Senate Government Affairs Leader Kamina Johnson Smith gave assurances that potential loopholes in legislation governing reporting requirements for real estate developers will be addressed when the laws are revised.
His assurance came amid concerns raised by Senate Opposition Leader Peter Bunting on Friday during consideration of the Prevention of Terrorism (Designated Reporting Entity) Resolution 2022 (Trust Service Providers and business). Bunting said that while the relevant legislation targets real estate brokers, it does not address the class of property developers.
“I think we have a reporting requirement for real estate brokers, but I think there is a gap because many real estate developers don’t necessarily go through dealers but sell themselves. This I believe provides an opportunity for construction finance to be used to launder illicit funds and when the (housing) units are sold the proceeds enter the banking systems effectively laundered. Developers who have this in mind would be encouraged to use their own sales team and not go through a registered real estate broker who has reporting requirements and could therefore flag some of them as suspicious transactions,” said he explained.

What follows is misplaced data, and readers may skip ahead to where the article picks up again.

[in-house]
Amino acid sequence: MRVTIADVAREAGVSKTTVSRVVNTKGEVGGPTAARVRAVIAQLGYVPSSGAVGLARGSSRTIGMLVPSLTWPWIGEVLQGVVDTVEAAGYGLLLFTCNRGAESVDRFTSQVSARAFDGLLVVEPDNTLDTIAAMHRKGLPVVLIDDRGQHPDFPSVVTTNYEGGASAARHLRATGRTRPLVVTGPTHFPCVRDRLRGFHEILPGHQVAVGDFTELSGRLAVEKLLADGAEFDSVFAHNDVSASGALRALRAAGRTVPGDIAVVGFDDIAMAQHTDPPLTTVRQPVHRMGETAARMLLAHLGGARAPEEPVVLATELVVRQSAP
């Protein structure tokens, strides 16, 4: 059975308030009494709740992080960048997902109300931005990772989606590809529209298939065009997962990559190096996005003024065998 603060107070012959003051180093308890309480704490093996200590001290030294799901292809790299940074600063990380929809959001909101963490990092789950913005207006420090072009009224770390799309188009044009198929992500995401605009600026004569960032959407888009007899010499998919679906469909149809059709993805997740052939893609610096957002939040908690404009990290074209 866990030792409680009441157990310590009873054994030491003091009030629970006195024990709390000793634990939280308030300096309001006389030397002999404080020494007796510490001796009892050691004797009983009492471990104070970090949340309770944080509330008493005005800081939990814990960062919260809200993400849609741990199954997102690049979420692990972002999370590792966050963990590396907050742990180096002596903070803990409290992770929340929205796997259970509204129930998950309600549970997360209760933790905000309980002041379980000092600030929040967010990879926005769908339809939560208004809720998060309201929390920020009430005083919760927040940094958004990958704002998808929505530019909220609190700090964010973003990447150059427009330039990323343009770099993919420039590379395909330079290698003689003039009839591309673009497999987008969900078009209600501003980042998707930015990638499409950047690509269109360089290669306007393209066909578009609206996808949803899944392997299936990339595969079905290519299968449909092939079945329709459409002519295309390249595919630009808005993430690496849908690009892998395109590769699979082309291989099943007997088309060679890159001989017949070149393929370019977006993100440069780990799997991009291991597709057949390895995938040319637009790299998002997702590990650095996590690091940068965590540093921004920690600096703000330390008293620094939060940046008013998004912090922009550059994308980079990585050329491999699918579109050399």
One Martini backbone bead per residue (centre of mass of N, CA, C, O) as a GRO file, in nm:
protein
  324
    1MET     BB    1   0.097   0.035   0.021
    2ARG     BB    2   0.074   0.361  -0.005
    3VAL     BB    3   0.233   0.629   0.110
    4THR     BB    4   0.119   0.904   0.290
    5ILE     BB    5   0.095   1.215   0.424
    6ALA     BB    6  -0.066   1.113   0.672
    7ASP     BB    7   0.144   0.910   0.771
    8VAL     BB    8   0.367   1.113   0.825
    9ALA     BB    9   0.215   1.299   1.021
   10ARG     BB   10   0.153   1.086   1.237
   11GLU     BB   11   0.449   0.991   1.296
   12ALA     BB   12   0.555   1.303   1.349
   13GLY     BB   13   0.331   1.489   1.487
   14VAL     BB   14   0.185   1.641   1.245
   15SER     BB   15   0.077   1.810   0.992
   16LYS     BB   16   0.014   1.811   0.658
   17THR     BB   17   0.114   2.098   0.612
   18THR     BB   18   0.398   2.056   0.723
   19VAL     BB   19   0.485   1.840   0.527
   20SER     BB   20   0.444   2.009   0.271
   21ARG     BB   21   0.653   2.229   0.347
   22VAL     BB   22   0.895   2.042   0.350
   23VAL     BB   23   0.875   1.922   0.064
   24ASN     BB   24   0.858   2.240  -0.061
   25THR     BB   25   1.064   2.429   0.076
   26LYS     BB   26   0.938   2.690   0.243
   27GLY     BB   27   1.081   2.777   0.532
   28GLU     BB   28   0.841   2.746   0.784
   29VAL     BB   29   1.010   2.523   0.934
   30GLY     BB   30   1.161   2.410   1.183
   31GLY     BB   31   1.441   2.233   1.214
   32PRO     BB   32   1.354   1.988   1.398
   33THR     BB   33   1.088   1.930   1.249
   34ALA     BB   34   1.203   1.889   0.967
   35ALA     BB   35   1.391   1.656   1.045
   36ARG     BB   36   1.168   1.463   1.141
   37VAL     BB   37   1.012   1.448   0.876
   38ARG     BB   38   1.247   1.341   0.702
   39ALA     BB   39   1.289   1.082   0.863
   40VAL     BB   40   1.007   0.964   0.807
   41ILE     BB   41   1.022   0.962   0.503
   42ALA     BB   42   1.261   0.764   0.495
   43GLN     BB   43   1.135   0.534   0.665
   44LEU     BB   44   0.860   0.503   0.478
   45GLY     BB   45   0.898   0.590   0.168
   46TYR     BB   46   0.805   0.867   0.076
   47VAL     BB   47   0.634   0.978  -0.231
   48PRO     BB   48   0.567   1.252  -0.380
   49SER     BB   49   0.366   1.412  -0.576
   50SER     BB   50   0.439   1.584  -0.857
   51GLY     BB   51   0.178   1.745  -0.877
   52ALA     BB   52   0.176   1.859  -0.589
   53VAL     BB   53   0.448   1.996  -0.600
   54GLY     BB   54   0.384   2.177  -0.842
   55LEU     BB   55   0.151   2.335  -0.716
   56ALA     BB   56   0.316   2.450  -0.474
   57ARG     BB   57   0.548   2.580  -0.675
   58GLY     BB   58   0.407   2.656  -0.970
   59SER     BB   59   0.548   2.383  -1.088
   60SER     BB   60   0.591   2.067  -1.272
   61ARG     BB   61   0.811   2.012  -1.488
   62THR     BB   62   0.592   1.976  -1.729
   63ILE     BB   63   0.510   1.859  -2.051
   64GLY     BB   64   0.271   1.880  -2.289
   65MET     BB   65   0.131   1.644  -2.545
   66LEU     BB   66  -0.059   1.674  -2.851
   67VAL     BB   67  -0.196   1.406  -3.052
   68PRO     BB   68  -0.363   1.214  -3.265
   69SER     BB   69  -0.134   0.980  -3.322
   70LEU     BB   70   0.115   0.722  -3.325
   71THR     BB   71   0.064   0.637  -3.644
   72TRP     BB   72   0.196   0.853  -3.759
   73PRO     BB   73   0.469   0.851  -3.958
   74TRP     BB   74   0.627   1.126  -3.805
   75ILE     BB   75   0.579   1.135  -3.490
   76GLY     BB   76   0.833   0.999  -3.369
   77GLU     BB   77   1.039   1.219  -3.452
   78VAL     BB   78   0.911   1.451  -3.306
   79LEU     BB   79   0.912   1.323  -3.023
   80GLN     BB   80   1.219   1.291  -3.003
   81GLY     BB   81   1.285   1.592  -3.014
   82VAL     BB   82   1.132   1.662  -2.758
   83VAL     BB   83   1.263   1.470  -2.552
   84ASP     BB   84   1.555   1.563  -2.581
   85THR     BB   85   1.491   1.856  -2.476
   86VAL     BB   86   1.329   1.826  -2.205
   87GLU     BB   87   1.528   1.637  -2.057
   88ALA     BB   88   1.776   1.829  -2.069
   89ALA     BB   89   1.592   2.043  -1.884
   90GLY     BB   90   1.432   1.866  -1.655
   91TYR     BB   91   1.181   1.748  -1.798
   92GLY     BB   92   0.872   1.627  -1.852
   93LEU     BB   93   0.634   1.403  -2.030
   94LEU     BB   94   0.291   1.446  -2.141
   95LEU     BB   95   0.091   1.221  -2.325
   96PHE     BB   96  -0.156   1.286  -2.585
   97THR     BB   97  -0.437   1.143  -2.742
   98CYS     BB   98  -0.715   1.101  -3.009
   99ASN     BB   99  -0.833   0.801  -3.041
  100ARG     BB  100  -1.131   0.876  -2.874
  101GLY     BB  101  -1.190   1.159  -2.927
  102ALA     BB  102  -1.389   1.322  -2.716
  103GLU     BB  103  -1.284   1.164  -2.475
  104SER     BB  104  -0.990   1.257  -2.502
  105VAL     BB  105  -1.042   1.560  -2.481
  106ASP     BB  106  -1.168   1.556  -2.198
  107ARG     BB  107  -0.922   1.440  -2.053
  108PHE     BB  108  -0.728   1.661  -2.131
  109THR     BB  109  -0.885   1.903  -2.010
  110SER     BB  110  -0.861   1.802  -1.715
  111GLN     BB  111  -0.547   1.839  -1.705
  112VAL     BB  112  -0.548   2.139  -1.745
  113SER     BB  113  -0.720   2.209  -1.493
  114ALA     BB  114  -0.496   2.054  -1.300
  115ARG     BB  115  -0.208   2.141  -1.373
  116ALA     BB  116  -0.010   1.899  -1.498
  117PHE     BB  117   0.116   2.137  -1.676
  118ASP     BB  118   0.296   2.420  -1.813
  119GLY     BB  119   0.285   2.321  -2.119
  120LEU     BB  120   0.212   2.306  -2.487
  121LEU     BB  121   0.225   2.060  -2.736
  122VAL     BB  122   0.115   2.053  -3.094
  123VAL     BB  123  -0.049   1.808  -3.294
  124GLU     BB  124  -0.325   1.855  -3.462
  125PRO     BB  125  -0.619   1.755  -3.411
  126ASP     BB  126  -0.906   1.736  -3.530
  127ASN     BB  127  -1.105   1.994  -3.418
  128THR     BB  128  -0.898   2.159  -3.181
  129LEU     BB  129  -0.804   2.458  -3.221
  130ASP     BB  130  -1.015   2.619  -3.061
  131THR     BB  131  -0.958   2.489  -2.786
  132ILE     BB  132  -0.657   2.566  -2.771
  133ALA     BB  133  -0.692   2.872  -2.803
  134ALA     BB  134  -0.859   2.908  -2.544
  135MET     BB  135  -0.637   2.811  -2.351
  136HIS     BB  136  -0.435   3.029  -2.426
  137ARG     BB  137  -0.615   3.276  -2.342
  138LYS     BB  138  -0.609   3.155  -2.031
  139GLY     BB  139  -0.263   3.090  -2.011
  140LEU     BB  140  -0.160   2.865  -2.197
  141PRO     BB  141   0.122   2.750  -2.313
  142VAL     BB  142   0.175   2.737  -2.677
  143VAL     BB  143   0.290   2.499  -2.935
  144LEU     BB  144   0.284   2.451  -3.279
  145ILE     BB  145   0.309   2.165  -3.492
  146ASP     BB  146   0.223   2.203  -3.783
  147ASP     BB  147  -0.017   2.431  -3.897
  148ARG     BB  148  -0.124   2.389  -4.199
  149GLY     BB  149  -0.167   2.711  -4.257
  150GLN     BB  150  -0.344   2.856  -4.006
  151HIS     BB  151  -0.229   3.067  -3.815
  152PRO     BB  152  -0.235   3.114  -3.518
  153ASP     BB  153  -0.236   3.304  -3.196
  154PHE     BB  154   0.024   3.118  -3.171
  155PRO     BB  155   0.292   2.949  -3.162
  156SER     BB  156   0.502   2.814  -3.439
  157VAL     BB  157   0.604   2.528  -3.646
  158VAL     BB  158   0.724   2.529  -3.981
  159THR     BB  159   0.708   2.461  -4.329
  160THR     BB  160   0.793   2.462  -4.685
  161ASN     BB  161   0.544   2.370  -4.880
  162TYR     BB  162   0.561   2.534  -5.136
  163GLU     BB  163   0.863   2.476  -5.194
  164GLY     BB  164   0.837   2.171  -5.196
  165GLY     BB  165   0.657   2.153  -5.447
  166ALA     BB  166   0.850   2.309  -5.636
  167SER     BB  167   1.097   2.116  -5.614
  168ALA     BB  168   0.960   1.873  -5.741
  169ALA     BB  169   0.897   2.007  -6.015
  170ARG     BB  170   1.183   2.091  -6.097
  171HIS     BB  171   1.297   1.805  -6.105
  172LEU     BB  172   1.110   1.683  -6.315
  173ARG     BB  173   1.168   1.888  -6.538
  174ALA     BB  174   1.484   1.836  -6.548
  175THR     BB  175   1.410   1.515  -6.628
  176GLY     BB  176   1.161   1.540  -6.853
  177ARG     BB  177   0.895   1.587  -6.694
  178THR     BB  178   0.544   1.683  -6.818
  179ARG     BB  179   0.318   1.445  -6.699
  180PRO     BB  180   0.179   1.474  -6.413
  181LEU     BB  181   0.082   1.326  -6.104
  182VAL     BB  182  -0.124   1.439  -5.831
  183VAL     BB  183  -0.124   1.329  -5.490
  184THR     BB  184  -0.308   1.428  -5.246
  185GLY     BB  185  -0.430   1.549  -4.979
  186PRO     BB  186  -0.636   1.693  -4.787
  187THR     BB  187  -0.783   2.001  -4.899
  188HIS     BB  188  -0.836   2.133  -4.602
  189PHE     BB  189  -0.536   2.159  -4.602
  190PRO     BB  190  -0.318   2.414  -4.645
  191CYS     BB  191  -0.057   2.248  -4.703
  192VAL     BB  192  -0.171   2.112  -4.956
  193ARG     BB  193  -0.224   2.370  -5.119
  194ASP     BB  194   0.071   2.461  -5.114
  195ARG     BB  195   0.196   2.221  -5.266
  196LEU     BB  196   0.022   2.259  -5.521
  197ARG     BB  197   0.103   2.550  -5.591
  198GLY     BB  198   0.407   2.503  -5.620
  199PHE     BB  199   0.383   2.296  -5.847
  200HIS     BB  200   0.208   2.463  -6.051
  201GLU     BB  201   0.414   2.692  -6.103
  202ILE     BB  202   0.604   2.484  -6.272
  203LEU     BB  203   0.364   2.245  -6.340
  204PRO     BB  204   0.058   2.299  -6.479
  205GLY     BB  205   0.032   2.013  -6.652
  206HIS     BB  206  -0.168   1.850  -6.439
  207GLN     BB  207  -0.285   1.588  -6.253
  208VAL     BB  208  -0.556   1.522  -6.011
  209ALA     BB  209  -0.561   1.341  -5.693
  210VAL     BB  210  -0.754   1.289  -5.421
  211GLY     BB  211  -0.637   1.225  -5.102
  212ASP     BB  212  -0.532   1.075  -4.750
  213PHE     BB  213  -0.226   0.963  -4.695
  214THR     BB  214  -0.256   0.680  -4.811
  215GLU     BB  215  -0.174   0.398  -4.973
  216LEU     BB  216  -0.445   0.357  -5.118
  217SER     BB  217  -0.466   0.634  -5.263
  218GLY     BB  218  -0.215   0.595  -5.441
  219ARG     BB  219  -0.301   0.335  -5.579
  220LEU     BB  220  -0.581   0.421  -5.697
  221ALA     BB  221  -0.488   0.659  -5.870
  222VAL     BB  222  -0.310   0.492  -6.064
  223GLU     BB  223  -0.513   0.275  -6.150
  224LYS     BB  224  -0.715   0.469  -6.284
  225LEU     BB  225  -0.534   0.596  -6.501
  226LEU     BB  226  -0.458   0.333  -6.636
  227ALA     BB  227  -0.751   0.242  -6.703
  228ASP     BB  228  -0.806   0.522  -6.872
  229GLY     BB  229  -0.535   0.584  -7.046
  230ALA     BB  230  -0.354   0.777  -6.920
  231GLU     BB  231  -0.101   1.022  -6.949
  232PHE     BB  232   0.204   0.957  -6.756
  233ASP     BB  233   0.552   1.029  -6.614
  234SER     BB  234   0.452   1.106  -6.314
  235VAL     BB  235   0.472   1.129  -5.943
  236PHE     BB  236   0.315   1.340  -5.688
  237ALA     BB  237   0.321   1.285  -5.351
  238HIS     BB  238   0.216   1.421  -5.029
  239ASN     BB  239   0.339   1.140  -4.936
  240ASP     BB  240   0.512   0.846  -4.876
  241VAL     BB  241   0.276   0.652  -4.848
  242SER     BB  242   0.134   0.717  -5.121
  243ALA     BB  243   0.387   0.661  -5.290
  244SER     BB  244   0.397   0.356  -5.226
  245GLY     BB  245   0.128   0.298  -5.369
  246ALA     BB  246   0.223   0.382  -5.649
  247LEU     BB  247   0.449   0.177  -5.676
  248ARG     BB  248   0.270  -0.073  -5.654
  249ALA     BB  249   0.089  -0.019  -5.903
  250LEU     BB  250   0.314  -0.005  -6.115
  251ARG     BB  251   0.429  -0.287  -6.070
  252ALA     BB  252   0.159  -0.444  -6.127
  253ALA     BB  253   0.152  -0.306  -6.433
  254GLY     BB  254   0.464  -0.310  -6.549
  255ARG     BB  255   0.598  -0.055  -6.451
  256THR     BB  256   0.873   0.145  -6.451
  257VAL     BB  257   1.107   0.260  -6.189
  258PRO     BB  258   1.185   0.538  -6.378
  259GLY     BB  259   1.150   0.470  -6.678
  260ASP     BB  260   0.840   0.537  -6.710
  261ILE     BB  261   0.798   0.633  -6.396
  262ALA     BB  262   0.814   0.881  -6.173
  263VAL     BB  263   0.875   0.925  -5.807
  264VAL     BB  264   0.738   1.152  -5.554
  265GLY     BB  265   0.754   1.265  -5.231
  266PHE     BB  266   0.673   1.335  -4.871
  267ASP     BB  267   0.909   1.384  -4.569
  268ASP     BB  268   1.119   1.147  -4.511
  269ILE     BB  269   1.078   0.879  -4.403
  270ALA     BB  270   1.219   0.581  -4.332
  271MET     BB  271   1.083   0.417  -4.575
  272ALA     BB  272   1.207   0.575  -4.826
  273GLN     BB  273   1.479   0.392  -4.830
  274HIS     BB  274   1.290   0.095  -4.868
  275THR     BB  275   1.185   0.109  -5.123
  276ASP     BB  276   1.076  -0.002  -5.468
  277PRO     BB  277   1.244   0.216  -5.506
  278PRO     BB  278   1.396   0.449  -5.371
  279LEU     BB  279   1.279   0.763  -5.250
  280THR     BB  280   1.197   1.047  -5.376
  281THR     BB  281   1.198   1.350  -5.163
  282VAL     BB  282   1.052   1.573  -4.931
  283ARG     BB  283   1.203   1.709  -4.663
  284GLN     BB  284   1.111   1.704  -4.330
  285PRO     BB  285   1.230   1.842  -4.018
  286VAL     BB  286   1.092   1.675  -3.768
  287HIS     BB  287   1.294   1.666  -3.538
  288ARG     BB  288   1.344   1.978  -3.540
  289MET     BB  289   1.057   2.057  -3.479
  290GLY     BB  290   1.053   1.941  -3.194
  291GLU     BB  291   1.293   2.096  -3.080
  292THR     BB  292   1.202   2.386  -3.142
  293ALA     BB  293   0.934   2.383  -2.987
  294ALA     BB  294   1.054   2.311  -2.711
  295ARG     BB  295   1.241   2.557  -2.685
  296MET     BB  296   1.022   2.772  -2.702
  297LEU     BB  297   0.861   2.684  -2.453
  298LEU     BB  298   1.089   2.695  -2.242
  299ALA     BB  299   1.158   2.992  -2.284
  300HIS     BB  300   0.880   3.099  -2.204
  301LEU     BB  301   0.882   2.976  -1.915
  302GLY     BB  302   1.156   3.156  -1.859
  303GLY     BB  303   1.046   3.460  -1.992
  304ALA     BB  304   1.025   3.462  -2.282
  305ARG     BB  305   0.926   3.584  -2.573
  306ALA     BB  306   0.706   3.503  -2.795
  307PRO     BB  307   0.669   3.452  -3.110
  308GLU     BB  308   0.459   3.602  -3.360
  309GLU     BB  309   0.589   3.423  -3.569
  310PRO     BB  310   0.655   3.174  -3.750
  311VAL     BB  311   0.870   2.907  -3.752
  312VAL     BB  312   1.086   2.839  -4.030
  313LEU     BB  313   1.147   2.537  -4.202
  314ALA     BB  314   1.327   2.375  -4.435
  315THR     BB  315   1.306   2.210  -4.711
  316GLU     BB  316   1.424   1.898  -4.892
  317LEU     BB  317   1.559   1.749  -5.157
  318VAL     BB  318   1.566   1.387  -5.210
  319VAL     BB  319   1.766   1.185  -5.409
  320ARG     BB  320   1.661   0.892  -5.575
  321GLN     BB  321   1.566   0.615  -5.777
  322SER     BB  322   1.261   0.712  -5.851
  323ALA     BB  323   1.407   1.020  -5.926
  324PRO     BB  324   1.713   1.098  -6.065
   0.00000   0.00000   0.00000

In response, Johnson Smith acknowledged the point raised by Bunting noting that dealer and developer laws needed reform.
“The issue of filling the gaps that exist is on the agenda,” she stressed.
Supporting the bill which passed without amendment, Bunting said the findings of a national risk assessment report released in August 2021 found property developments faced the second highest risk in terms of vulnerability to scam, behind remittance companies.
He said he was continuing a long process of government work with the Financial Action Task Force as well as the Caribbean Action Task Force to continuously strengthen and update our laws and regulations related to money laundering threats and financing of terrorism.